Presented at IEEE All India Student Congress 2013 and 14th Regional Conference of International Network of Women Engineers and Scientists (INWES), questions the existence of the proverbial glass ceiling and provides justification in support of its existence.
“The term glass ceiling refers to the observation that
toplevel management in businesses consists predominantly, if
not exclusively, of a certain demographic
A "ceiling" is suggested because persons outside the
dominant demographic group are supposedly limited in
how far they are able to advance
inside the organization ranks; the ceiling is "glass"
(transparent) because the limitation is not immediately
The "glass ceiling" is distinguished from formal barriers
to advancement, such as education or
experience requirements. The existence of the glass
ceiling is frequently cited as a failure of existing antidiscrimin
It is no myth,
still a BARRIER !
How far is the nature of science bound up with the masculine ways
of thinking which engendered it, and can science be truly
universal and objective if it is so conceived?
-Evelyn Fox Keller
A Renowned Bio Physicist
“As a woman physicist, you will need to produce twice as much
work as a man to get half the recognition. The prejudice and chauvinism of many men (no matter where they are from)
towards women physicists is appalling.”
-Prof. Robert Lange, Ph.D Advisor to Dr. Radha Balakrishnan
Brandeis University, US
Although there may be an equal numbers of men and women
enrolled in science, the number of women who make it to higher positions dramatically falls. Even if we take into account th
out rate of women from the work force due to personal reasons,
the glass ceiling makes it very difficult for women to move into
Chairperson of Centre for Neuroscience, IISc.
Women as a share of total researchers, 2009 or latest available year
Source: UNESCO Institute for Statistics, July 2011
Female researchers as a percentage of total researchers, 2009 or latest
available year Source: UNESCO Institute for Statistics, July 2011.
1. The differential SOCIALIZATION PATTERNS of men
•and non academic factors such as marriage and family.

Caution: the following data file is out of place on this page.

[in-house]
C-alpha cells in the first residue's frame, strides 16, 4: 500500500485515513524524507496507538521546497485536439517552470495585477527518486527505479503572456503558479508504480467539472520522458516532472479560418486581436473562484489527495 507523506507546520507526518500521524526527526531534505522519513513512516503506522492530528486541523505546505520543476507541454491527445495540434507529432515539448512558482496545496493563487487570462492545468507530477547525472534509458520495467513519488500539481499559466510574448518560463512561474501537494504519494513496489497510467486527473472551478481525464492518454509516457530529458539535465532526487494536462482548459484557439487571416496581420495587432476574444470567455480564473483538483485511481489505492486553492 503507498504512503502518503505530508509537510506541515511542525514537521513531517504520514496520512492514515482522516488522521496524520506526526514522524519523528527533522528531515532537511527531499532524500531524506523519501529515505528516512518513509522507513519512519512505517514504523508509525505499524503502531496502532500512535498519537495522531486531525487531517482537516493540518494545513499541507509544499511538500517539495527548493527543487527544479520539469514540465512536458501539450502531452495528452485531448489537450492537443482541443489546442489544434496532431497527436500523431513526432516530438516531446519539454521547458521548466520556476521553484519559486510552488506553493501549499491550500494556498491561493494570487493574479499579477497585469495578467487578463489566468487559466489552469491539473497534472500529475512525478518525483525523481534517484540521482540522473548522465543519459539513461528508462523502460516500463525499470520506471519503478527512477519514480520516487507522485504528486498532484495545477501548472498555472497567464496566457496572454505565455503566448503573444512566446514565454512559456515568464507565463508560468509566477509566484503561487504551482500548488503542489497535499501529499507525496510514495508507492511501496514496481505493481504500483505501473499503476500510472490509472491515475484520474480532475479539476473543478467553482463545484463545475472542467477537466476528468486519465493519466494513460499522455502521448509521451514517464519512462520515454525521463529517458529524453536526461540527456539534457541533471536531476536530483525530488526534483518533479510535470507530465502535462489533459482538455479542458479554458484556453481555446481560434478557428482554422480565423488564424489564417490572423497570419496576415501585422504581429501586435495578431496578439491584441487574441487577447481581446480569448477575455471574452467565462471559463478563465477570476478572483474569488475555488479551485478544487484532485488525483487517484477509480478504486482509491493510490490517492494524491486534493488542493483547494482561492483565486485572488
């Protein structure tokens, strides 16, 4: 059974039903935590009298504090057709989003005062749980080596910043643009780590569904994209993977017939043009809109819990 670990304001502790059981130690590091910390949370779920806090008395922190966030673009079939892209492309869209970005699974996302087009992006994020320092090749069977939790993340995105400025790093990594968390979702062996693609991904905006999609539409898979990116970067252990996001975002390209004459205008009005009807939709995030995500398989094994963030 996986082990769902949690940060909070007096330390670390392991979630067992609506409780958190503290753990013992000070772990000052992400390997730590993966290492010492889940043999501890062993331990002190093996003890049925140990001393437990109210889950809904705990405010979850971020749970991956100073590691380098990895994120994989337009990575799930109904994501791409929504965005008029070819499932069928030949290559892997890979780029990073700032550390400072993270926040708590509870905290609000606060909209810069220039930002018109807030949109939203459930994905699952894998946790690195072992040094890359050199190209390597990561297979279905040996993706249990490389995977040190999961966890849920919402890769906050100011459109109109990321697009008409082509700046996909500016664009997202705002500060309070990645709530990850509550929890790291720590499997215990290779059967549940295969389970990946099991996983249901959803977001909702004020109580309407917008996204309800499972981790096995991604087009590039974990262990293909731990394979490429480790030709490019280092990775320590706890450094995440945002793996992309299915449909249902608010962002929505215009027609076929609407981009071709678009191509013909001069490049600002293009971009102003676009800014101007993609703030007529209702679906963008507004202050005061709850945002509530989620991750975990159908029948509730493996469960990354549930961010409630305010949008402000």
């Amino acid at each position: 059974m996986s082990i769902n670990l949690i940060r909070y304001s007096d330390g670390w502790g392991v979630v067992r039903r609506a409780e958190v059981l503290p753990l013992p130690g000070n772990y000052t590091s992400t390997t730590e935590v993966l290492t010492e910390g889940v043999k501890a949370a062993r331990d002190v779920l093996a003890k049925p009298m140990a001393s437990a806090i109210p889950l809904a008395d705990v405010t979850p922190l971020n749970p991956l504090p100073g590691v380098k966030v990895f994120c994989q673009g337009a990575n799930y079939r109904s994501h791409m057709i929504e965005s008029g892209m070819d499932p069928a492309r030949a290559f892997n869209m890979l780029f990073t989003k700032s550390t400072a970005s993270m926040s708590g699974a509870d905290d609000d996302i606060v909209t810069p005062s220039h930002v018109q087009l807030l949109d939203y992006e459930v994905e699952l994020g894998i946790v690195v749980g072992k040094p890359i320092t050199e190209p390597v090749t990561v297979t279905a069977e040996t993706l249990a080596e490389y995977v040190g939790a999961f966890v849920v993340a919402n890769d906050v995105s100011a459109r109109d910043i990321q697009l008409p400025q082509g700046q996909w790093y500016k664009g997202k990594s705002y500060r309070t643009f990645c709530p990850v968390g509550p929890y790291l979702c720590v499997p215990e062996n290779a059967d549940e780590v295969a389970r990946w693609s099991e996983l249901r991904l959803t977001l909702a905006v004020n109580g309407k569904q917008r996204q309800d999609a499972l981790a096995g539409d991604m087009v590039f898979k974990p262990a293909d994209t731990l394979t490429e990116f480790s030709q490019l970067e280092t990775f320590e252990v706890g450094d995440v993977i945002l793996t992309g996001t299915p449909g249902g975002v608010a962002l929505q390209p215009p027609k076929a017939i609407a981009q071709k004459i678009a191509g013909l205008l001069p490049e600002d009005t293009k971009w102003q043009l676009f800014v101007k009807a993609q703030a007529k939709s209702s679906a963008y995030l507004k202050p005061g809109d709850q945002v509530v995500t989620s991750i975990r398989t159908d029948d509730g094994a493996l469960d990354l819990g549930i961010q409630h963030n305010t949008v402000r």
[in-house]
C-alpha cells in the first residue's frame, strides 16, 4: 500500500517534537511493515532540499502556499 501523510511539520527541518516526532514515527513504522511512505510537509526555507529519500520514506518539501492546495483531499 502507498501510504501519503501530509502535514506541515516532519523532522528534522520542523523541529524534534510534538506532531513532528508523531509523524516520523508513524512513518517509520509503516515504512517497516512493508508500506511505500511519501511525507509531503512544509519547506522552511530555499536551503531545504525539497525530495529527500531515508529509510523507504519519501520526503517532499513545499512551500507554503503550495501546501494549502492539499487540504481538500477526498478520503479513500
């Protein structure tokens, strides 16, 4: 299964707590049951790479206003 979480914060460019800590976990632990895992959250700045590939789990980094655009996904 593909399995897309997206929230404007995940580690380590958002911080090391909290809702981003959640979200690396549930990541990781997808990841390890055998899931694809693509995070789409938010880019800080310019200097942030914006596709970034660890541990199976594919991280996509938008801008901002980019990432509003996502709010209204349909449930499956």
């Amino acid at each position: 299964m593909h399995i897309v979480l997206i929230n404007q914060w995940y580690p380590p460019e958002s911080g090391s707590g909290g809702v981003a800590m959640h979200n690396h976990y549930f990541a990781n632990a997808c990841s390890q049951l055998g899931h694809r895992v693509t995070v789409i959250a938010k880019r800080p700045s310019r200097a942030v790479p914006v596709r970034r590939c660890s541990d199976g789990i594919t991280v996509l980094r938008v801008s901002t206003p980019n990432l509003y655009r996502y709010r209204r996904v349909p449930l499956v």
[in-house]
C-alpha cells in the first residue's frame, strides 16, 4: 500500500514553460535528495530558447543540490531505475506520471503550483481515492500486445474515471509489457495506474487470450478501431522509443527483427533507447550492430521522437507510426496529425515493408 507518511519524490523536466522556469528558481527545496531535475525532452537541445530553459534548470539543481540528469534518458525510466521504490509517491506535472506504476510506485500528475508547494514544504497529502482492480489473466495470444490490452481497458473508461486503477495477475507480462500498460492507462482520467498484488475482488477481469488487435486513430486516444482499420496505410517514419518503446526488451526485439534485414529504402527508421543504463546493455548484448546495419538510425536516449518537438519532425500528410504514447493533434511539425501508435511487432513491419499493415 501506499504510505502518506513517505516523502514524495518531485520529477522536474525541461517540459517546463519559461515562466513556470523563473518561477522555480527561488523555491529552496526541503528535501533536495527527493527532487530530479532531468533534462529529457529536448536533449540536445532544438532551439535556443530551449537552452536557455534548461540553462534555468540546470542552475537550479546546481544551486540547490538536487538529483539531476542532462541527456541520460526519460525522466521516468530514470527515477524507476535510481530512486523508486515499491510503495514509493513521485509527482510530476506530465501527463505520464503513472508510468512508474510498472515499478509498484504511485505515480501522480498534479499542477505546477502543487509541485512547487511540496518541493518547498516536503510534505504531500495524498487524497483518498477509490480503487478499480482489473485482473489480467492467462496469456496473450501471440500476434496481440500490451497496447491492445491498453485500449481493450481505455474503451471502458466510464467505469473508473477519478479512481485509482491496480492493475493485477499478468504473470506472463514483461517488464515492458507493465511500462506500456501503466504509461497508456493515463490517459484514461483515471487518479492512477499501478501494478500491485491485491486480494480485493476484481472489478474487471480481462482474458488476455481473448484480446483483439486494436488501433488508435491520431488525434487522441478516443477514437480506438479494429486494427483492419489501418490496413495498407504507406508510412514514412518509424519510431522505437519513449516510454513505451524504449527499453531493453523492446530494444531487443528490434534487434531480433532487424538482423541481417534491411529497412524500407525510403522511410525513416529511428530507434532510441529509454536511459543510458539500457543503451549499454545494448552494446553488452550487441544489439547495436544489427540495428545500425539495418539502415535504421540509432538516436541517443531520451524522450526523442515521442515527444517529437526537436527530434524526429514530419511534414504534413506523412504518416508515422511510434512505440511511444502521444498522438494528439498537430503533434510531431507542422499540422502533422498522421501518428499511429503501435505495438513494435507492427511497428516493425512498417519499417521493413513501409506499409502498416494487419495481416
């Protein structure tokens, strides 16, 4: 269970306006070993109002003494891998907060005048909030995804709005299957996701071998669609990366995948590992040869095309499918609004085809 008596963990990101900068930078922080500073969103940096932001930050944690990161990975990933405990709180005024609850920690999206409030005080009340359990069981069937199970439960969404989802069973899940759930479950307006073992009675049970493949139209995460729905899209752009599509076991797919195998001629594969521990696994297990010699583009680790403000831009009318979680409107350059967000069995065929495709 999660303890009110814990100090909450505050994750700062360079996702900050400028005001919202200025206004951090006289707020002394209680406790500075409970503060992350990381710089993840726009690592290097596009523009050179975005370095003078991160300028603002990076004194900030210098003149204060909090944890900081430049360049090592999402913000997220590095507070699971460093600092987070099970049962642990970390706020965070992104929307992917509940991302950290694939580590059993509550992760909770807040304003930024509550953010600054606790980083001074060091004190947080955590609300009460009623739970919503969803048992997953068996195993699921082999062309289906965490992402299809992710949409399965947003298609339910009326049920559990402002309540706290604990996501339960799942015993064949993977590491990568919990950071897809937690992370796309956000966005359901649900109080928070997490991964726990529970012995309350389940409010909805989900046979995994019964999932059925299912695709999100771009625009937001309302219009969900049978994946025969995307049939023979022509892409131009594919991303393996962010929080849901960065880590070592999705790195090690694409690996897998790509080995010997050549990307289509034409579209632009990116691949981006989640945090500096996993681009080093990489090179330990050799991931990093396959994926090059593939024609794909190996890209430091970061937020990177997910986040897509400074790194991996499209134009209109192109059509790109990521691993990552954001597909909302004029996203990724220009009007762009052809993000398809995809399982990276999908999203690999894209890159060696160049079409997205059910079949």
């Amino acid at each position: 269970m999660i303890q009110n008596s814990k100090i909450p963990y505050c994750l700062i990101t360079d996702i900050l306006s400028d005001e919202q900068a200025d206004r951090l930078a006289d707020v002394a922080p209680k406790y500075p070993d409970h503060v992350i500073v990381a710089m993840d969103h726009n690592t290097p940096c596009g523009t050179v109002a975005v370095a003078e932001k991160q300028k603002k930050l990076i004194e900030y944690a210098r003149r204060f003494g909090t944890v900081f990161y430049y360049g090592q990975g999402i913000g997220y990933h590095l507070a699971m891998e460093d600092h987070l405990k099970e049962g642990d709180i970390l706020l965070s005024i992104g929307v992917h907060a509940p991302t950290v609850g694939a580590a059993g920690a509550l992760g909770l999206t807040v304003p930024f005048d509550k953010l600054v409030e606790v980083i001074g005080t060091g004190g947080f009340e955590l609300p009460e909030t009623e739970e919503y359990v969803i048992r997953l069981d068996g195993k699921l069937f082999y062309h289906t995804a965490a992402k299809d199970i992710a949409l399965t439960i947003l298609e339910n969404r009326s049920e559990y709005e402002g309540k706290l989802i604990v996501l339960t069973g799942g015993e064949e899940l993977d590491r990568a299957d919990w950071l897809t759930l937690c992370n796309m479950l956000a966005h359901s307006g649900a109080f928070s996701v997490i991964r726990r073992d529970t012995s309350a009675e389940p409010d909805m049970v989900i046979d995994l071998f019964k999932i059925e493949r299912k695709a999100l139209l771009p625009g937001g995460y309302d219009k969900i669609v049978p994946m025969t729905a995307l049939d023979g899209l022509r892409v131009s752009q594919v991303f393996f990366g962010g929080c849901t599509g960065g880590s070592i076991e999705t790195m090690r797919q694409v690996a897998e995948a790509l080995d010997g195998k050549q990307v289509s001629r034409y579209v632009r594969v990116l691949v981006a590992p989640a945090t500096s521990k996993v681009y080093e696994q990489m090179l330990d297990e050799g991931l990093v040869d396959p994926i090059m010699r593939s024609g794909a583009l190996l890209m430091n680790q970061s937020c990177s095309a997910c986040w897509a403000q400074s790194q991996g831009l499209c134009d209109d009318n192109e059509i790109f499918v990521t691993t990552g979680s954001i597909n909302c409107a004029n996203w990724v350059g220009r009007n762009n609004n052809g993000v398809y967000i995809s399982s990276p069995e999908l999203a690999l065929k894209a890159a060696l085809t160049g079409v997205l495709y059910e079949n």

2.Negative ACADEMIC ADVISING
•between the male advisors and their female graduate students
3. CAREER CHOICE
•the chauvinistic, orthodox and taken for granted male model of
academics that discourages women from full participation.
As young girls,
be self reliant
Male graduates in
Female graduates in
30% of the
According to Indian Academy of Sciences
But where are these 30% female science
The constant need to prove
to their male compatriots of
their ability as a scientist, that
they won’t be subjugated by
their domestic life.
The expectation that women
students will succumb to the
pressures of child bearing and
child rearing makes some male
and female faculty wary of
taking on women students in the
Pushed down due to
lack of support for child
care and child rearing
Lack of adequate
Two shifts in work site:
from Ph.D. program to
post-doctoral position in
a different university and
from post-doc to yet
formidable difficulties encountered
in finding employment
commensurate with one’s
qualifications, without breaking up
“In the end, in spite of many opportunities to do research in the
United States (US), I decided to return to India, because I felt
unable to cope with the social pressures of being a woman in
physics in the US. It really was difficult to be an acceptable scientist
and an acceptable woman at the same time.
In India, I felt while there was not such overt discrimination against
women, there was a subtle one . Unlike the US where the
few women in science supported each other, in India, I found that
women in physics did not unite, but competed against one
another. There was and is no “sisterhood’ as in the States, perhaps
because a woman here vies for acceptability by the male
community. it is very difficult to defend women’s competence if the
person bringing you down is another woman.”
Bindu A Bambah
Ph.D. (1983, Chicago), of the School of Physics, University of